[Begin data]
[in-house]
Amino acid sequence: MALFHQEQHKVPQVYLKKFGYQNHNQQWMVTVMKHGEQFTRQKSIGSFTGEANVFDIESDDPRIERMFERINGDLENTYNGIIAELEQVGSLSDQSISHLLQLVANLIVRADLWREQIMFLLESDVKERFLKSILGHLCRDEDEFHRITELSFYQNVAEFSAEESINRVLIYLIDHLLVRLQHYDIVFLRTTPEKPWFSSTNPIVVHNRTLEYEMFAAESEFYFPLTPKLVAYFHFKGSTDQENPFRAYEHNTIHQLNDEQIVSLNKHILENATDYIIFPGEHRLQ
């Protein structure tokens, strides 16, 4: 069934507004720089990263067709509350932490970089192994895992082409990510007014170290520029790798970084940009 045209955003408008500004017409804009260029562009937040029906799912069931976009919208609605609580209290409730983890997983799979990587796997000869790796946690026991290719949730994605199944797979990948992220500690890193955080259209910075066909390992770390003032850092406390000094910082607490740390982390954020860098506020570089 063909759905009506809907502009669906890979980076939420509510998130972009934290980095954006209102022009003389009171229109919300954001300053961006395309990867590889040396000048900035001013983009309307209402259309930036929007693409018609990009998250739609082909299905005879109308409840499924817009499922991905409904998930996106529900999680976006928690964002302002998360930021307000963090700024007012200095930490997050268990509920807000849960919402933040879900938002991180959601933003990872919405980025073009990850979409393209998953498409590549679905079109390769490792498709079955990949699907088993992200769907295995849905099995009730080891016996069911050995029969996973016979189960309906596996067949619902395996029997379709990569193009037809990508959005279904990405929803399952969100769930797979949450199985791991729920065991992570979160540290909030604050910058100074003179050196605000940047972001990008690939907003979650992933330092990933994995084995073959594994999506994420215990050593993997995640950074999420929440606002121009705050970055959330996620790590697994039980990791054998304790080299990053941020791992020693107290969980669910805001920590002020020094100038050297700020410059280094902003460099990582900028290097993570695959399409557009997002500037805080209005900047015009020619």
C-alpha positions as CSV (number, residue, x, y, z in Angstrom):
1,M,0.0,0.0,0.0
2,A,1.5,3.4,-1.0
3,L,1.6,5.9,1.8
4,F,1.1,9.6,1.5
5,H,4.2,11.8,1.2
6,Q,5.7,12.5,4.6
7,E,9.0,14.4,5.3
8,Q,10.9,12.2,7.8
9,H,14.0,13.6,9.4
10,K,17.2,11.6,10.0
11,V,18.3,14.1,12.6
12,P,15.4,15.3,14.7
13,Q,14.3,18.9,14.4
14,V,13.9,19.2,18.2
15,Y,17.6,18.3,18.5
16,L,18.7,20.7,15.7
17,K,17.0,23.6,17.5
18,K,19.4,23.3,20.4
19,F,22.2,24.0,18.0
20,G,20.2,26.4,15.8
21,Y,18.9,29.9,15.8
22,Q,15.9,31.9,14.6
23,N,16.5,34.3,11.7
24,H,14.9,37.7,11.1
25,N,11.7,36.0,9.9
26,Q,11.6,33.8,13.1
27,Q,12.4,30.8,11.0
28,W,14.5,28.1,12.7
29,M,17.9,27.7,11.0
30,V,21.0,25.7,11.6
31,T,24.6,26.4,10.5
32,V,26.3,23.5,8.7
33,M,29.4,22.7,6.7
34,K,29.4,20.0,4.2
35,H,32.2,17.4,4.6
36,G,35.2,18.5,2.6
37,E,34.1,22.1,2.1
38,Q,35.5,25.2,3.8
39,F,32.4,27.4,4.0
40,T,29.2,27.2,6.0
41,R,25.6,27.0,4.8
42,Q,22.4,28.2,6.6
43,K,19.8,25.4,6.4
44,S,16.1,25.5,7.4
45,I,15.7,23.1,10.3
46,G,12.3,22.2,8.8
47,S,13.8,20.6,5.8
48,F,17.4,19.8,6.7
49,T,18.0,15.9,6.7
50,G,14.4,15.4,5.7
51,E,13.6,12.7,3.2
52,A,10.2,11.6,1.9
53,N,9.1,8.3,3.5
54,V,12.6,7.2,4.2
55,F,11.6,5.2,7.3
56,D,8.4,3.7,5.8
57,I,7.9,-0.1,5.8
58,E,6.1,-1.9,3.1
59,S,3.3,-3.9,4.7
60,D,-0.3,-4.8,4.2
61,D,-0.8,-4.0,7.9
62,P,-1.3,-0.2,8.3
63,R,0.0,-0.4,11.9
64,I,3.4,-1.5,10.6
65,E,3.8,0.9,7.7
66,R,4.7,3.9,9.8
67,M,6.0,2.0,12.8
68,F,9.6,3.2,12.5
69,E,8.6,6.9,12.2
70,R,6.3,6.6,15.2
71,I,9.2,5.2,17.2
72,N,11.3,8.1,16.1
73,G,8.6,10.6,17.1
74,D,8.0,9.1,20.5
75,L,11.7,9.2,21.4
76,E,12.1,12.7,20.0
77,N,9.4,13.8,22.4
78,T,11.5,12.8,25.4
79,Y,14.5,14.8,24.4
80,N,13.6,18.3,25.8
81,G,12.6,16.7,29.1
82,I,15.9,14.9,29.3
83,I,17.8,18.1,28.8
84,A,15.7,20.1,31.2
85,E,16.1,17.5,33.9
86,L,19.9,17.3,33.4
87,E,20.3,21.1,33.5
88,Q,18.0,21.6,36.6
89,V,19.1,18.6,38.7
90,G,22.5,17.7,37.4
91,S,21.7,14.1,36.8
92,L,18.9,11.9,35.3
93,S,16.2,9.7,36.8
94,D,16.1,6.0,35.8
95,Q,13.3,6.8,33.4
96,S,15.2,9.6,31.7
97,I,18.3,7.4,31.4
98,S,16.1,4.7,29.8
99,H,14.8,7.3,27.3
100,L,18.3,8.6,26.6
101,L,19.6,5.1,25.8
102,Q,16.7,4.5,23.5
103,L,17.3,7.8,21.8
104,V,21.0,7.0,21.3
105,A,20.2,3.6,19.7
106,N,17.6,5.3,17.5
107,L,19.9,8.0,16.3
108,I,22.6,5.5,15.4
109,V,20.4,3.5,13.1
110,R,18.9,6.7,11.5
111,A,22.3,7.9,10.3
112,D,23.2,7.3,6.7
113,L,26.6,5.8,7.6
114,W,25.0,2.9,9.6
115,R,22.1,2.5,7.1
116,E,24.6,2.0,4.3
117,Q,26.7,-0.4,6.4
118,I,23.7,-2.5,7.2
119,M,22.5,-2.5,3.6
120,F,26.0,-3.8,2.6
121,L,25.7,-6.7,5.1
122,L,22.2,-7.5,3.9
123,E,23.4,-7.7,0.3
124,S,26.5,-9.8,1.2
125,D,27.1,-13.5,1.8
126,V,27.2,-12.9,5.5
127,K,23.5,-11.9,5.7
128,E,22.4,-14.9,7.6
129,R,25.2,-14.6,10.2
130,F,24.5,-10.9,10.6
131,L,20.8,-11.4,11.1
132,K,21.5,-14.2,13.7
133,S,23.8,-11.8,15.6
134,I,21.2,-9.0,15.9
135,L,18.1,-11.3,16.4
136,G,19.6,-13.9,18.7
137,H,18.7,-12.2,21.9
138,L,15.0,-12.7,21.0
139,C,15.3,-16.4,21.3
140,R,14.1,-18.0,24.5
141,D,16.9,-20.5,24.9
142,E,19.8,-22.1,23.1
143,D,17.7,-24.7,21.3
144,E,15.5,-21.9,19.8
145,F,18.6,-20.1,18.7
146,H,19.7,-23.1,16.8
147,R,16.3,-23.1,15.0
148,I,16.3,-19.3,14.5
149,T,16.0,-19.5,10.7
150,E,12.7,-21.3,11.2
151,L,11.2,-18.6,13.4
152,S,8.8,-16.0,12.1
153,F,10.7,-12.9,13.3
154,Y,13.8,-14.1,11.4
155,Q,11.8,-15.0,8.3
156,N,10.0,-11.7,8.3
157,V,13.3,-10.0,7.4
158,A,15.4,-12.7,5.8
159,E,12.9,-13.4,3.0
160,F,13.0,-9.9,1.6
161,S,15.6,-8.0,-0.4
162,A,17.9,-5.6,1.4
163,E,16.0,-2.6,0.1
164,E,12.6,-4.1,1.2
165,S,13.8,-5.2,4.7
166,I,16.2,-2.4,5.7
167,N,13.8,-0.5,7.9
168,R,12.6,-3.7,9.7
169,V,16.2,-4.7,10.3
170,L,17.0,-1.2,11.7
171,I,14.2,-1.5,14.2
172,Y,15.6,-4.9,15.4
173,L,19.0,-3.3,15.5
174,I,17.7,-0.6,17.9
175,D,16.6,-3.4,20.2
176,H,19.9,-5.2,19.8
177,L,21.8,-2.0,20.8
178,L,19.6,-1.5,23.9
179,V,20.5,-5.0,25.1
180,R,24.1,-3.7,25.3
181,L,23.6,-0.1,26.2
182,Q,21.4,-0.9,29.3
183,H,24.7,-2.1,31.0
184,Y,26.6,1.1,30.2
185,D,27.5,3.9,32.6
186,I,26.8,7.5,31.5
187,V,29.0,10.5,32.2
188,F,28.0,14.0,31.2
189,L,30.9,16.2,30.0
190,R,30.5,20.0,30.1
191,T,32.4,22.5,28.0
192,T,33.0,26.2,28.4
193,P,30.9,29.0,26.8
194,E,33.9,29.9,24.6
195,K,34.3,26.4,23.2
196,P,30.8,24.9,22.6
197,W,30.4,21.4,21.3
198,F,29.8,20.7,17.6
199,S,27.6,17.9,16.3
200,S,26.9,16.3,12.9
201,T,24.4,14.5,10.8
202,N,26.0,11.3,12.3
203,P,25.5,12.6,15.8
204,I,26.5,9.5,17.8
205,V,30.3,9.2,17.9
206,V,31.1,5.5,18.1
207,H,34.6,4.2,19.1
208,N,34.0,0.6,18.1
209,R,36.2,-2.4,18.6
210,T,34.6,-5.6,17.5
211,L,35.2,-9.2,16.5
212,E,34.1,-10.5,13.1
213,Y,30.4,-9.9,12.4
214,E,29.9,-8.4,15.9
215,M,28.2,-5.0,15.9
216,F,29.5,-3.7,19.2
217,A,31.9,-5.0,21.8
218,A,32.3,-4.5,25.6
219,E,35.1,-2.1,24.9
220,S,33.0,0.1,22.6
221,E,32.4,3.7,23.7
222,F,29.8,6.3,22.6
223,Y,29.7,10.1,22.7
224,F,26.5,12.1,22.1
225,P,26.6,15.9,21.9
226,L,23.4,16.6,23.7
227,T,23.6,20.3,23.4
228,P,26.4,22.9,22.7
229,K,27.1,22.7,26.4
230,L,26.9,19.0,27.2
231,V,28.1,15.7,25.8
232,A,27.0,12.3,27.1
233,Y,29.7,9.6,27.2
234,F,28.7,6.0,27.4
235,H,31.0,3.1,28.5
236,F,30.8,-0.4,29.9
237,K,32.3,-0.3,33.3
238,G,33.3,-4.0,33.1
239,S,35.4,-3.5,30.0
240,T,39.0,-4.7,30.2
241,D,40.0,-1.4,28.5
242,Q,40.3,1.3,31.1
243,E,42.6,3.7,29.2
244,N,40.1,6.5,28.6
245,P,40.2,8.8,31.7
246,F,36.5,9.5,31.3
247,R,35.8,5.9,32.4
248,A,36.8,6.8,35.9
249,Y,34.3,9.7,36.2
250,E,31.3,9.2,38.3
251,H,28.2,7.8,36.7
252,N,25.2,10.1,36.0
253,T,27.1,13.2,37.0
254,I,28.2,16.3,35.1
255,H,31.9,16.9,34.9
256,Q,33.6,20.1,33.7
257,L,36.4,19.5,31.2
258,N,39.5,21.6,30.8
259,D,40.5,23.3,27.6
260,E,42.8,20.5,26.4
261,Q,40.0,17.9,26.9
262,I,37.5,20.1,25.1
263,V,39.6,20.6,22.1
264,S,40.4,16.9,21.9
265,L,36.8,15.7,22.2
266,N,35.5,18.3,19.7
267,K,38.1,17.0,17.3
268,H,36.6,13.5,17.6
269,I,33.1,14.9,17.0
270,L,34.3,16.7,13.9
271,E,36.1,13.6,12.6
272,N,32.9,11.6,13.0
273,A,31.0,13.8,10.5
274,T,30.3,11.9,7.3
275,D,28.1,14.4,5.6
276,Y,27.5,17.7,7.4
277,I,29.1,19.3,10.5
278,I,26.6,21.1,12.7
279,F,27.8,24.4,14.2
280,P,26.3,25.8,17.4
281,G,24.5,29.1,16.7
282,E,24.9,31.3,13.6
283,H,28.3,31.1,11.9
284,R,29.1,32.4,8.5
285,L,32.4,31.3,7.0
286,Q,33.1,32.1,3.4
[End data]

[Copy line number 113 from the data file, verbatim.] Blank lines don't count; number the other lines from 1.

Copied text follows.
109,V,20.4,3.5,13.1